• Good vibes and positive energy.
Age: 2-5 years. Activities don't get much more taxing than sticking stickers and/or colouring in.

Waybuloo magazine and gifts.

Comments: Then Nok Tok had a thinkapow. He asked Yojojo to play his music, Lau Lau to give the plant a bongleberry, and then everybody danced. The happy plant grew and flowered. "Nok Tok's happy plant likes music, bongleberries and Cheebies!" said Nok Tok, happily. The happy plant was very happy too... Waybuloo!

Someone at the BBC has clearly tapped directly into my daughter's brain. I haven't had a look in there myself but I'm fairly sure I would find flowers and butterflies and cute, pink, floating, Yoga-loving cats inside if I took a peek. Personally, I think I'd have preferred it if they'd stayed there. But no. They've been sucked right out and turned into a show with a heavy emphasis on wind chimes and the breathless admiration of brightly-coloured gardening equipment.

Oh, goodness...

The magazine is very true to the TV programme, just with added stickers. Many of the stickers say stuff like 'You make me happy' and 'You're lovely'. Each issue has a topic such as sharing or learning to listen to others. I suppose this is a good idea but it's a shock to the system after all the books and games which have tried to teach my kids to read and count. In fact, I feel a little unwell. I think I may be allergic to this magazine.

Vomit-inducing picture of a pink cat-creature and a butterfly thing.
Warning: May cause nausea.

In the story quoted above, Nok Tok's plant fails to grow because he refuses to listen to his friends' advice. He foolishly persists in giving it food, water and sunshine rather than playing it music and getting children to talk to it. Things almost go very badly until he learns the error of his ways... This is so many different kinds of wrong, I'm not sure where to begin. Even Sproglette (who wants to be a mermaid fairy princess when she grows up) found some of the details hard to swallow. No harm done, though - when I suggested she share her finger puppets with Sprog2, it took me three attempts to get her to listen and then she refused. She can't be taking it too much to heart.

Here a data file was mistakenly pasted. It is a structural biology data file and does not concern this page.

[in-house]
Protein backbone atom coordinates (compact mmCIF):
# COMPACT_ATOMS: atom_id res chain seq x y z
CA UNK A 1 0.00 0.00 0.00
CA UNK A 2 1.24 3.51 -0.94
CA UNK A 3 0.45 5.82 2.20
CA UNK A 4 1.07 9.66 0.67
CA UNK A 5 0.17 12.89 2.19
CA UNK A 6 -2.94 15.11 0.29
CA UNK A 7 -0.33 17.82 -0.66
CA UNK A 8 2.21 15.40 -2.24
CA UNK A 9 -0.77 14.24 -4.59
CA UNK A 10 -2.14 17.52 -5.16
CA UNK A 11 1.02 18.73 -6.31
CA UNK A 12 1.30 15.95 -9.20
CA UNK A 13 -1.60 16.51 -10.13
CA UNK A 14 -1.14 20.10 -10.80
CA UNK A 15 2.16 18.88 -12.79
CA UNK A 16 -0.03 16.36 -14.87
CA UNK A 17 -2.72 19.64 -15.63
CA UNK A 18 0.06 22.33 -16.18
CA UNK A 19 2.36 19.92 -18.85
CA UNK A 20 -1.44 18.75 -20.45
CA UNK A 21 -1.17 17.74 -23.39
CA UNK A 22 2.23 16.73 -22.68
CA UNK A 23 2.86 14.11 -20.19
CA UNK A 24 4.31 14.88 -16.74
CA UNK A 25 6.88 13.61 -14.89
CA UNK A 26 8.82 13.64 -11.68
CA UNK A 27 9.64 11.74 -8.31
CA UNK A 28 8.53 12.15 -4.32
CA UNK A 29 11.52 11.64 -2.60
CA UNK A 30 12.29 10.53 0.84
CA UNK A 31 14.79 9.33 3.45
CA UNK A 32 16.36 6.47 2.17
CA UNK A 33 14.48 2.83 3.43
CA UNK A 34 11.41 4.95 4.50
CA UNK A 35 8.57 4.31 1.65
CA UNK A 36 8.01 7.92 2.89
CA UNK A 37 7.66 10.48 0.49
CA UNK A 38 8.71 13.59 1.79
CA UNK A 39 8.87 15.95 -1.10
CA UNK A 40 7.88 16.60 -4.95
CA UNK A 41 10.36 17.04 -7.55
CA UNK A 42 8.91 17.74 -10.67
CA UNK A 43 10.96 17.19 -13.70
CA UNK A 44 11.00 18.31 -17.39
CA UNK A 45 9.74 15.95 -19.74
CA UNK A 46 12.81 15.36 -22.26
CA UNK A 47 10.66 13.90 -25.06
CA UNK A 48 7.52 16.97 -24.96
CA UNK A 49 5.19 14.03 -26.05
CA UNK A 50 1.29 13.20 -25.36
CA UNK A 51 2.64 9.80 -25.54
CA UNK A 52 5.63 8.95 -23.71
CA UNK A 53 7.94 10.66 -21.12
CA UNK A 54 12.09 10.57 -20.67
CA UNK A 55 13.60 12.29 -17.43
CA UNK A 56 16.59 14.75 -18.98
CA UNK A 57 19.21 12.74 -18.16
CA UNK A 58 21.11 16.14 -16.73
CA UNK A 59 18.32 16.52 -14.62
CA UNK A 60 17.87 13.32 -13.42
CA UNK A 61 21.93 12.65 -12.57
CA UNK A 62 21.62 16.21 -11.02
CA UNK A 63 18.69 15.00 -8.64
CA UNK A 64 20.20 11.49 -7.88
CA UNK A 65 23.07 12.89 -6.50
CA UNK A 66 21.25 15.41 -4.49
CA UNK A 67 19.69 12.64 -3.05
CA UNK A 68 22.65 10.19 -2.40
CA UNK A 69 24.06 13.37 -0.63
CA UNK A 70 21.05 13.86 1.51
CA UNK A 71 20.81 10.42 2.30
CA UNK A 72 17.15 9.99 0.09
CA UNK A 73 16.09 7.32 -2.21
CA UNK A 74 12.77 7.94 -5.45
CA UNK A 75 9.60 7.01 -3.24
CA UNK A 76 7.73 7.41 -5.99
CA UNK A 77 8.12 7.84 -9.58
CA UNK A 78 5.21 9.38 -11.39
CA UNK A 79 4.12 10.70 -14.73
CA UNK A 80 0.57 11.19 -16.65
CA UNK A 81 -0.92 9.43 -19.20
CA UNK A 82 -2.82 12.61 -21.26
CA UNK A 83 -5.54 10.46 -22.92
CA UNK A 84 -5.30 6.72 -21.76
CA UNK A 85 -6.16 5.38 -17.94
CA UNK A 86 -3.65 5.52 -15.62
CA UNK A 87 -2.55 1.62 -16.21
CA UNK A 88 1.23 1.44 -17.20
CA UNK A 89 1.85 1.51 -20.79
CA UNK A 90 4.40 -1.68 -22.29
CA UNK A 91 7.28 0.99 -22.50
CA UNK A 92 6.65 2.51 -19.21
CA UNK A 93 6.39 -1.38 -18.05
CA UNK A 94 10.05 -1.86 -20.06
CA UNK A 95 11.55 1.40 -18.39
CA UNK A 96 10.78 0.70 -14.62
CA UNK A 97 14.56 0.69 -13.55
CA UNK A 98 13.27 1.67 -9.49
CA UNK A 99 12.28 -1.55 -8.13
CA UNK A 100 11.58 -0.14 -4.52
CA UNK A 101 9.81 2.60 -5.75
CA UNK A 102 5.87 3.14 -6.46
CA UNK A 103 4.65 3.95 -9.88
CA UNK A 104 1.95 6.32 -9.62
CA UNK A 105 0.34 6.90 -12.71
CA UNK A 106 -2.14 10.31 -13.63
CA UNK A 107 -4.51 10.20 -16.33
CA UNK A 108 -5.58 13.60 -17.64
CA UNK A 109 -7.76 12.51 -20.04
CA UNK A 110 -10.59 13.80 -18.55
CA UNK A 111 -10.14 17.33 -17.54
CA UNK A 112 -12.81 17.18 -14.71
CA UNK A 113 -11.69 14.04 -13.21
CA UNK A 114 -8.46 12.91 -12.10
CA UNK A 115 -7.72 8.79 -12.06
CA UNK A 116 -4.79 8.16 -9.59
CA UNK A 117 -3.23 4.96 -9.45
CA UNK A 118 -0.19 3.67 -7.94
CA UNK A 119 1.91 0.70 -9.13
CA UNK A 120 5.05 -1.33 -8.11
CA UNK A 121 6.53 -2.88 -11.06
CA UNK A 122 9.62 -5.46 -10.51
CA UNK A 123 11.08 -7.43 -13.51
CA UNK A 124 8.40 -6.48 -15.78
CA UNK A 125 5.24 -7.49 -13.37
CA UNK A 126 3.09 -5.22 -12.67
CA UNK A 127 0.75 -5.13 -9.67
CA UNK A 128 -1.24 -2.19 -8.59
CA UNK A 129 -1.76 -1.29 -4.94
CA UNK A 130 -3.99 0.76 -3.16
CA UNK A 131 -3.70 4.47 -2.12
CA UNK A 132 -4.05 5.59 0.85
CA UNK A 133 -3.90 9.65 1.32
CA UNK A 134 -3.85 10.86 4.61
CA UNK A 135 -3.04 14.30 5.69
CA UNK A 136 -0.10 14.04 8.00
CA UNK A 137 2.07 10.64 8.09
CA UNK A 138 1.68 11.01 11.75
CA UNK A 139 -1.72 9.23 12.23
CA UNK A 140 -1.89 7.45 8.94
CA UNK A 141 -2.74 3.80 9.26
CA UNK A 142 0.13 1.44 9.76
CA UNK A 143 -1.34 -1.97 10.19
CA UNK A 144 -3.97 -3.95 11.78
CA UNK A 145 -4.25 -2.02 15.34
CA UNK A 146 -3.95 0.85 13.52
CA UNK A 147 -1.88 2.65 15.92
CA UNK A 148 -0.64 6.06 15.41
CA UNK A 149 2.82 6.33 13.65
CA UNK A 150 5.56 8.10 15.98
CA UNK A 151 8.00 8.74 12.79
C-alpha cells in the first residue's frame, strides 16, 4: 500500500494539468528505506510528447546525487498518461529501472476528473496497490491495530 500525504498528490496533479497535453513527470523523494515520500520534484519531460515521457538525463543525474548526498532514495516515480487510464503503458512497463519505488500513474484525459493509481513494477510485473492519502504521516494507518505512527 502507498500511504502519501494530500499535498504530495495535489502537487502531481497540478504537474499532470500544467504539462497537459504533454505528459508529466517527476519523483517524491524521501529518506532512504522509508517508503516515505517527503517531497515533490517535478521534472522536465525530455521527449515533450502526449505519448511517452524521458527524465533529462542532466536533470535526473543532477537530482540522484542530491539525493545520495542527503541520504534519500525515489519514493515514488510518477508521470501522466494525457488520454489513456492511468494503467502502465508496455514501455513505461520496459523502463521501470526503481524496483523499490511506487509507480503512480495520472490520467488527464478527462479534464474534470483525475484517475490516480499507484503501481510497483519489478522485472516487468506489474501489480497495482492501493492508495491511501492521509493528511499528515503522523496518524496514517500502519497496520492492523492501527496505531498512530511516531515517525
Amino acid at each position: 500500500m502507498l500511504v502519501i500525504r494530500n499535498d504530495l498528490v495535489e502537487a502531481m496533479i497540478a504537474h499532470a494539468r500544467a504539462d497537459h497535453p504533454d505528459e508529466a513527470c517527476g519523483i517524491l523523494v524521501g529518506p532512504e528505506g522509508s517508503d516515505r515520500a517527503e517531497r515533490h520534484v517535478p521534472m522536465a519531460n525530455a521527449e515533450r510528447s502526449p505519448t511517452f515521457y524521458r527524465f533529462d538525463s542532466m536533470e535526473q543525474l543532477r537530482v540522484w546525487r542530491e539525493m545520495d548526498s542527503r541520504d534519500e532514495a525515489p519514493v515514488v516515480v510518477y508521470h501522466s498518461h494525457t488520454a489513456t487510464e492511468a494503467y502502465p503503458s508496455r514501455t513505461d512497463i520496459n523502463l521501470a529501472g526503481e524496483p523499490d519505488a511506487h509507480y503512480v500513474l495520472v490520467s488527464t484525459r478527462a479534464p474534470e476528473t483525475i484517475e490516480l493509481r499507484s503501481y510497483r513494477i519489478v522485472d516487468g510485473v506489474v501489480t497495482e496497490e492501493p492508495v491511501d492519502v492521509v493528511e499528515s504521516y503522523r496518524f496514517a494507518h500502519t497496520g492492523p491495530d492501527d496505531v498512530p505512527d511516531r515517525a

At least the activities are well judged for young children. There's no writing or word searches or anything like that. The production quality of the magazine and stickers is also very high. If I can persuade Sproglette to go for Numberjacks again next time, however, I might be able to cope better. Still, I suspect those parents with a more artistic nature will love Waybuloo. And I should simply be thankful it's not Pink.

Conclusion: Want to set your little darling on course for an English Literature degree? Then this is the magazine for you.


  • Good mix of activities and stories.

  • Lots of material on every page.

  • Deals sensibly with emotional and social issues at a level pre-schoolers can understand.

  • Ideal if you live in Stepford.

  • Not as twee as Disney's Princess magazine...

  • ...but contains far fewer pictures of Belle and Ariel.

  • Slightly too much colouring in.

  • So fluffy it needs to be held down with a brick to stop it floating away.
Rating: 4/5.

G.I. Joe (Wii)

Rated: 16+. This is somewhat ludicrous, however. It's a game involving lots of shooting but there's no blood, and defeated enemies discretely fade away. If the faceless, body-armoured adversaries were given a silver coat of paint and called robots, the game would most likely be a 7+. It's about as realistic as two eight-year-olds playing war with their action figures.